Straight from print: AU is leader in Peace Corps participation
AU named top medium-sized producer of Peace Corps volunteers
AU alumna Katherin Sibel spends her days speaking Guarani, the national language of Paraguay. That’s where she’s stationed as a Peace Corps volunteer, managing several women’s agribusiness projects and social development programs within the Latin American community.
In February, the Peace Corps named AU a top provider of volunteers from medium-sized schools. Sibel, who graduated from the School of International Service in 2015, is one of 54 from AU serving in the Peace Corps right now.
In fact, AU has indoctrinated Peace Corps’ mission within the classroom since the early 1960s, and continues to do so today.
“As a volunteer, I find myself doing various activities throughout the weeks with different peoples and groups in the community,” Sibel said in an email. “This ranges from planting in gardens and farms, trash cleanups, teaching English and other skills needed with Paraguayans of all ages.”
Twenty-two of the 54 representing AU are education volunteers, and 13 are health volunteers, Emily Webb, Public Affairs Specialist at Peace Corps, said in an email. Others are serving as agriculture, youth development, or community and economic development volunteers.
Revisiting a focus on undergraduates
Although AU has historically produced high numbers of Peace Corps volunteers, in February 2016, without a clear explanation as to why, Peace Corps decided to end its master’s international degree program, which AU offered through SIS.
Numerous undergraduates have asked Stephen Angelsmith, Director of Peace Corps Programs at SIS, over his five years with AU about how they can get involved as a volunteer.
Over the last two years, the Peace Corps and SIS developed a new certificate program, the Peace Corps Prep, to give undergraduates a pathway to the Peace Corps, Angelsmith said.
“The new certificate program is a series of courses, that at the end of graduation, you will also earn a Peace Corps Prep certificate,” Angelsmith said. “It’s a social organization to prepare students for international service.”
Twelve undergraduate SIS students started the certificate program in February, while about 35 students applied. Ideally, the students should apply at the beginning of their sophomore year. However, all grade levels are encouraged to apply since much of the course work in SIS already crosses over into the certificate’s requirements, Angelsmith said.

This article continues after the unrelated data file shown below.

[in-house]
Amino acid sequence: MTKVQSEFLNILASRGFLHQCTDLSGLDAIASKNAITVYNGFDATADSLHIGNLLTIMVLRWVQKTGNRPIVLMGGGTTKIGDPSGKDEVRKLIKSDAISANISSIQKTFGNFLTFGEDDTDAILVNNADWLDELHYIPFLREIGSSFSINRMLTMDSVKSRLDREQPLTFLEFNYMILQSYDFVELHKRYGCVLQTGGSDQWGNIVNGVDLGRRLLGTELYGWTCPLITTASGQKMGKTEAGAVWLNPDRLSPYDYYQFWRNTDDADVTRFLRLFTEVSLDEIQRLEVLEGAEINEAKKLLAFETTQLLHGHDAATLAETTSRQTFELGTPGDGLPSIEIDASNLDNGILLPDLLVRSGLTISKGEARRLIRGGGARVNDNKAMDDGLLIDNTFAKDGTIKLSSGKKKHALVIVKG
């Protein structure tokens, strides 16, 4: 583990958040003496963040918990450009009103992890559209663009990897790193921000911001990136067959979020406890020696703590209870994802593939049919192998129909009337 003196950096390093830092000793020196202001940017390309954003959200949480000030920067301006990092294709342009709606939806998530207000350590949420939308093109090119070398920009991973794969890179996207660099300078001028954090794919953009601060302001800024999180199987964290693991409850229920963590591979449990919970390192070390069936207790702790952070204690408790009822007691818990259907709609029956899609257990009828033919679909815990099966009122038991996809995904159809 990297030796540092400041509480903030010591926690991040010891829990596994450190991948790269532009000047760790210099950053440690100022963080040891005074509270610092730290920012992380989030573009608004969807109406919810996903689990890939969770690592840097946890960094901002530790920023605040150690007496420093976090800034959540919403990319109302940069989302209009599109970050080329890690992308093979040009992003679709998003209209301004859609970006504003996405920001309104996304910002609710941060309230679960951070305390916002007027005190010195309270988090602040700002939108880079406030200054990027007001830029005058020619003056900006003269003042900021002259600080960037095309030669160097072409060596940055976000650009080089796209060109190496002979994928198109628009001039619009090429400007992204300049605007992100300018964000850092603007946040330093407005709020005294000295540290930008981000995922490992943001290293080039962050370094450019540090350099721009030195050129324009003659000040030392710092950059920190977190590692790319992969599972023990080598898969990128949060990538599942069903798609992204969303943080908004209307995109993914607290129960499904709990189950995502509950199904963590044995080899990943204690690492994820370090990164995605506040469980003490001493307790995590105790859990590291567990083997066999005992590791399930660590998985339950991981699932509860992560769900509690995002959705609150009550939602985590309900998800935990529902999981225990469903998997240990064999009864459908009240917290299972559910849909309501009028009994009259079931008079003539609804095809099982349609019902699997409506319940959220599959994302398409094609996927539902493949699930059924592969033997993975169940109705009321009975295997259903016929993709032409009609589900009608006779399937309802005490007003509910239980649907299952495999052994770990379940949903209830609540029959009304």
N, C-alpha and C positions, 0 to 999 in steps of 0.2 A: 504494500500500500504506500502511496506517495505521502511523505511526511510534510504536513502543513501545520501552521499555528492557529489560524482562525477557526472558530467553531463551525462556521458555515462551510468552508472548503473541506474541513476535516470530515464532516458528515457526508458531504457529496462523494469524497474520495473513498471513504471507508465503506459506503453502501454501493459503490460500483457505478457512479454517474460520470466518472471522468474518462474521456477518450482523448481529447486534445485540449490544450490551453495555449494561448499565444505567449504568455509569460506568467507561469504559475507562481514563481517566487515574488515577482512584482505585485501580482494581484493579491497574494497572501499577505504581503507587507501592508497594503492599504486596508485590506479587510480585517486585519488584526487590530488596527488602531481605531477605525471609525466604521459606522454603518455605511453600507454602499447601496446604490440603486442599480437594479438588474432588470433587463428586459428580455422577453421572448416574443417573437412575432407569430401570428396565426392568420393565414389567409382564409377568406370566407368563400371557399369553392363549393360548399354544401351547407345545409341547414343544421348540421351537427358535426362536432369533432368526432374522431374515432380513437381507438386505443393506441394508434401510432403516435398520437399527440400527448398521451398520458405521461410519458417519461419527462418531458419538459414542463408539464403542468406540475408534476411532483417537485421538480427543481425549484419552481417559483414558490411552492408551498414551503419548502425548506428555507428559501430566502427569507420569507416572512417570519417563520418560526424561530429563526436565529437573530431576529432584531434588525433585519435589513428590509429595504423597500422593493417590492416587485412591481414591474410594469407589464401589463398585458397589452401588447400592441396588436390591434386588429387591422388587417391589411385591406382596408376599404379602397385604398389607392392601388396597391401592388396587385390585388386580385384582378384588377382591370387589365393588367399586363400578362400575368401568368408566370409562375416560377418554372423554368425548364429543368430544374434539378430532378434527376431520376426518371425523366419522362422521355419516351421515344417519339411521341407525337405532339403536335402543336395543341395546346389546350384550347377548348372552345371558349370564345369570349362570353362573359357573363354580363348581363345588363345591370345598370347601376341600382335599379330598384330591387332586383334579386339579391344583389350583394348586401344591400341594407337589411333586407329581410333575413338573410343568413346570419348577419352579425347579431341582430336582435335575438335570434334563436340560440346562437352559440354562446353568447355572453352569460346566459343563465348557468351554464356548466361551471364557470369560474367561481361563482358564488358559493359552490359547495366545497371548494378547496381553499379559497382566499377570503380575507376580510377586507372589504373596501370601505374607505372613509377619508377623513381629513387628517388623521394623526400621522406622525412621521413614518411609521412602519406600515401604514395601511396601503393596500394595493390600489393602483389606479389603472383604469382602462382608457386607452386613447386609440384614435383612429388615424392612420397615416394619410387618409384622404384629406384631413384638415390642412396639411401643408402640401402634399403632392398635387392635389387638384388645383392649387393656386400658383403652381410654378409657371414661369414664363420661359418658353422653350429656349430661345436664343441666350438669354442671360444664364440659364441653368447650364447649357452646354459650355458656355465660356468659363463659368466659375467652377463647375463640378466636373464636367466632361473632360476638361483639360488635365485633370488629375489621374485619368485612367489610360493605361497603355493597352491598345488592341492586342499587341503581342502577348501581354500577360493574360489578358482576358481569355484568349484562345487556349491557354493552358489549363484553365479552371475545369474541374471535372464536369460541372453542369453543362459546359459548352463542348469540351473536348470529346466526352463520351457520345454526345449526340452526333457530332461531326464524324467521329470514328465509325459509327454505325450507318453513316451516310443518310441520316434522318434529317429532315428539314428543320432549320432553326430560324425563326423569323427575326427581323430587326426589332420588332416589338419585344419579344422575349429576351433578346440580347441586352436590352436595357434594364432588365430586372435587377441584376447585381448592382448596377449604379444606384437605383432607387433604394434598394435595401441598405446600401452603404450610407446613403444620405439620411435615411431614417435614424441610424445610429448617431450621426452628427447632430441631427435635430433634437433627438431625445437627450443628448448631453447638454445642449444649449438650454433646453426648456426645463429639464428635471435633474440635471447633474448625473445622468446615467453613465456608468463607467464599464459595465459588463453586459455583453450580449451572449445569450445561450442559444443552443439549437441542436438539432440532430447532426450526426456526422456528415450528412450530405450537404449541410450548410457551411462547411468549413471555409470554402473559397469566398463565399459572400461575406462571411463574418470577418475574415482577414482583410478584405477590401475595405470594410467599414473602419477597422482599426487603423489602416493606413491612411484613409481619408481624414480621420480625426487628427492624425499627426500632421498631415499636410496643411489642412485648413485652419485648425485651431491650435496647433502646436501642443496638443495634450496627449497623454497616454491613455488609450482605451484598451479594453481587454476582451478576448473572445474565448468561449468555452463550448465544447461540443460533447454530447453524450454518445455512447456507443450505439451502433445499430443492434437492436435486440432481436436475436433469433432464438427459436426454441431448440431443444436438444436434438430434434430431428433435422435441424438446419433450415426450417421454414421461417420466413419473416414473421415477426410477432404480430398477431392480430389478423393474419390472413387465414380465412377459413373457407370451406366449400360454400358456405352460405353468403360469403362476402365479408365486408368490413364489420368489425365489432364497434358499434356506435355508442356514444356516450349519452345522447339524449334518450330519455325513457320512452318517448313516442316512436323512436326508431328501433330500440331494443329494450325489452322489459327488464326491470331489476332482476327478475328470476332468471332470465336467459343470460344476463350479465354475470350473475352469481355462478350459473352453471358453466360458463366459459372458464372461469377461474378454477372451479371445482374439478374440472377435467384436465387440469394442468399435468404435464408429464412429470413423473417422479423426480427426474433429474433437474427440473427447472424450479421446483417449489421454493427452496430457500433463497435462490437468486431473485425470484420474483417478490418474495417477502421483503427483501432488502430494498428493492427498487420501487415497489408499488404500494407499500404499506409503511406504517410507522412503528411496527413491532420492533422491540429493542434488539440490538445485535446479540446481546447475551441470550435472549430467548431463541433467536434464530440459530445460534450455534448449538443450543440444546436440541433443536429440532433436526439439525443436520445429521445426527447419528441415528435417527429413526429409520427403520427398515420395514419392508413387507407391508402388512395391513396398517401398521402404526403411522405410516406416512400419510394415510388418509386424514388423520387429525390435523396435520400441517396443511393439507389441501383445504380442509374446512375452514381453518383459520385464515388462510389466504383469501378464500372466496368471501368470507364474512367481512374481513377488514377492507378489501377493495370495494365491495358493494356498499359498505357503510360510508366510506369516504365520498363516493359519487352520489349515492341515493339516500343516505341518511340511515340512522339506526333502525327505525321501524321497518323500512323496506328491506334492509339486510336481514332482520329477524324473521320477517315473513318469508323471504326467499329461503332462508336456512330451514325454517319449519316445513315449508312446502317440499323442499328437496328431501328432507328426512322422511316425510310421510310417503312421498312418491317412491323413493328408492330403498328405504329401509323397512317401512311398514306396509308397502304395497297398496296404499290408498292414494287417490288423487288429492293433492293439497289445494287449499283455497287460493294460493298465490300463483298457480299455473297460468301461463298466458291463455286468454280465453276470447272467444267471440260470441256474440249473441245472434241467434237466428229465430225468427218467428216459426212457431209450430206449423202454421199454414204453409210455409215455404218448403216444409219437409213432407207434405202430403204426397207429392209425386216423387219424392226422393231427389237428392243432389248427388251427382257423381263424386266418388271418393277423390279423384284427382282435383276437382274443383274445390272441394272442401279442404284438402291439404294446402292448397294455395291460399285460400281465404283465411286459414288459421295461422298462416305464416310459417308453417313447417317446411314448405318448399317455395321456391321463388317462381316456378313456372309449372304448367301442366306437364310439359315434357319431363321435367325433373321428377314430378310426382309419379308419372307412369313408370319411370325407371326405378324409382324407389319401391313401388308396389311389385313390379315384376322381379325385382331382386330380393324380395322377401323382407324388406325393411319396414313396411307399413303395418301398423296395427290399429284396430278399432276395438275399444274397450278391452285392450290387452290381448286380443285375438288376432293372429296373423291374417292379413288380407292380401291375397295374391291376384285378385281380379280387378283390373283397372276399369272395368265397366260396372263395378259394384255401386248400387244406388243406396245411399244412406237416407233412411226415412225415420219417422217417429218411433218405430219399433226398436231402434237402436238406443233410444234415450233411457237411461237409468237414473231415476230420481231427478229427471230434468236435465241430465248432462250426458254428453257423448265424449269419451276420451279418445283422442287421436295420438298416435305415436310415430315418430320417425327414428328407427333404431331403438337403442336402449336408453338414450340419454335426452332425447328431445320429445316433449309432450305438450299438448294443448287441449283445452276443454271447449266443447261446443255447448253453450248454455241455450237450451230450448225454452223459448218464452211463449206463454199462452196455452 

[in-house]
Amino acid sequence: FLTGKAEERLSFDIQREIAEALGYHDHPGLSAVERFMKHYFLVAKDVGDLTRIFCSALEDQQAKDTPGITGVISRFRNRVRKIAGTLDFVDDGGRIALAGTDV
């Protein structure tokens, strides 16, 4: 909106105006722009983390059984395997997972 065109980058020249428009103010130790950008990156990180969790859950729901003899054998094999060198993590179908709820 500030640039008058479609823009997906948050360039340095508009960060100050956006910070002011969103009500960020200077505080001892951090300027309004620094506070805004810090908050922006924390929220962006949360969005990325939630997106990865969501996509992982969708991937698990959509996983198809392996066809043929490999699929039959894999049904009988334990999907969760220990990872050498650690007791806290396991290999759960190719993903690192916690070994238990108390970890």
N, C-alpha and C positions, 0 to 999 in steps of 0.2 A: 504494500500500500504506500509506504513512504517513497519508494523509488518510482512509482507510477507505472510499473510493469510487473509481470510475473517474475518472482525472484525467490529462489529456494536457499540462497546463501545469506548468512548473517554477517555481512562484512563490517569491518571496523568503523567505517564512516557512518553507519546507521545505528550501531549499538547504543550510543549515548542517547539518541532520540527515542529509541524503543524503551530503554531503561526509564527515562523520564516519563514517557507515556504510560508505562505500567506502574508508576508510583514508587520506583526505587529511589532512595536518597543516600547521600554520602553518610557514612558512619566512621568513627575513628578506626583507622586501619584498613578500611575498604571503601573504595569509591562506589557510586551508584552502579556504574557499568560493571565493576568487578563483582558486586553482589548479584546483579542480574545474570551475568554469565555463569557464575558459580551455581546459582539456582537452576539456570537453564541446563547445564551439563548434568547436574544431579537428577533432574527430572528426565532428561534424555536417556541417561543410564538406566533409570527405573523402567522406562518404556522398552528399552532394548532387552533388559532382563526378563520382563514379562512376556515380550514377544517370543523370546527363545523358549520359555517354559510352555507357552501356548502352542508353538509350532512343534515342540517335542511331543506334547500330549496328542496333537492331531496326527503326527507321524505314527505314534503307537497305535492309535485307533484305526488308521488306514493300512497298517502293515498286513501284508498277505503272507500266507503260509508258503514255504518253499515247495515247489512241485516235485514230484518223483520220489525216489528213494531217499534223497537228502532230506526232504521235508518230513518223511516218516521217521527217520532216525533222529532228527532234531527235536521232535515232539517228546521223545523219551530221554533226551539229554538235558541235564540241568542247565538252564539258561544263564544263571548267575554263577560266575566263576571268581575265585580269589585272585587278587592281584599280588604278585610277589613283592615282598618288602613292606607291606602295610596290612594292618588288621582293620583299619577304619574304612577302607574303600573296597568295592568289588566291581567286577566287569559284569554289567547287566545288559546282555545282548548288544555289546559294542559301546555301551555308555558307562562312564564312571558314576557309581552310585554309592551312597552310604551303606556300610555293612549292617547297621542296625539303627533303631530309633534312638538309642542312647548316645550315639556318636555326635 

Having the certificate is not a guarantee for acceptance into the organization, but going through the series of courses at SIS will greatly improve a student’s chance for being accepted, Webb said.
Angelsmith, who served in Turkmenistan 10 years ago and is now a returned volunteer, said the certificate is a shared experience of coursework and service. Furthermore, the new curriculum provides SIS undergraduates with professional skills and intercultural competencies to possibly join the Peace Corps after graduation, Angelsmith said.
Designed for SIS undergraduate students, he said the certificate will broaden students’ education and experience so that they may implant creative, individual development projects across the globe.
However, not all faculty and students are fond of the Peace Corps.
AU Professor Daniel Esser said that he and many of his students have mixed opinions about the usefulness of the program. Some see value in the grassroots approach of the Peace Corps’ mission, while others see the Peace Corps as more beneficial to the volunteer than the host country, he said.
For that, Esser agrees.
Esser said that he’s seen little evidence that Peace Corps volunteers substantially help with development efforts for other countries. By design, the program is not at all sustainable, he said, because the volunteer arrives, works on a project, and then leaves. There may be exceptions, but not much, he said.
“The stereotypical volunteer is a Democrat, middle-class white person,” he said. “And at twenty-two years old, we’re sending fairly skill-less volunteers.”
Angelsmith said he is aware of what dissenters say about sending over wealthier volunteers, as opposed to those in lower socioeconomic backgrounds. Since the Peace Corps is unpaid, people from lower socioeconomic backgrounds may not be able to volunteer, or feel as though they have access to the program, Angelsmith said, because of the loss of income over two years.
However, he said the Peace Corps offers benefits that fray the costs of being away from home.
“Peace Corps volunteers are not being paid a salary at home, but you have health insurance and student loans can be deferred,” he said. “The Peace Corps pays for everything while you are volunteering.”
Another aspect for future volunteers to consider is how much time they are away from family and friends, Angelsmith said.
Sibel, who will be closing service on Dec. 7 of this year, said that social media has helped her stay connected with family and friends at home, if internet service is available.
Her advice for new Peace Corps volunteers is to take full advantage of being immersed in a new culture and country.
“When you first get into your site, enjoy making connections for the first few months or year,” Sibel said. “Get to know the people, and get into the language, culture, and community vibe. The more vulnerable you are in sharing with the community that is hosting you, the more at home you will feel.”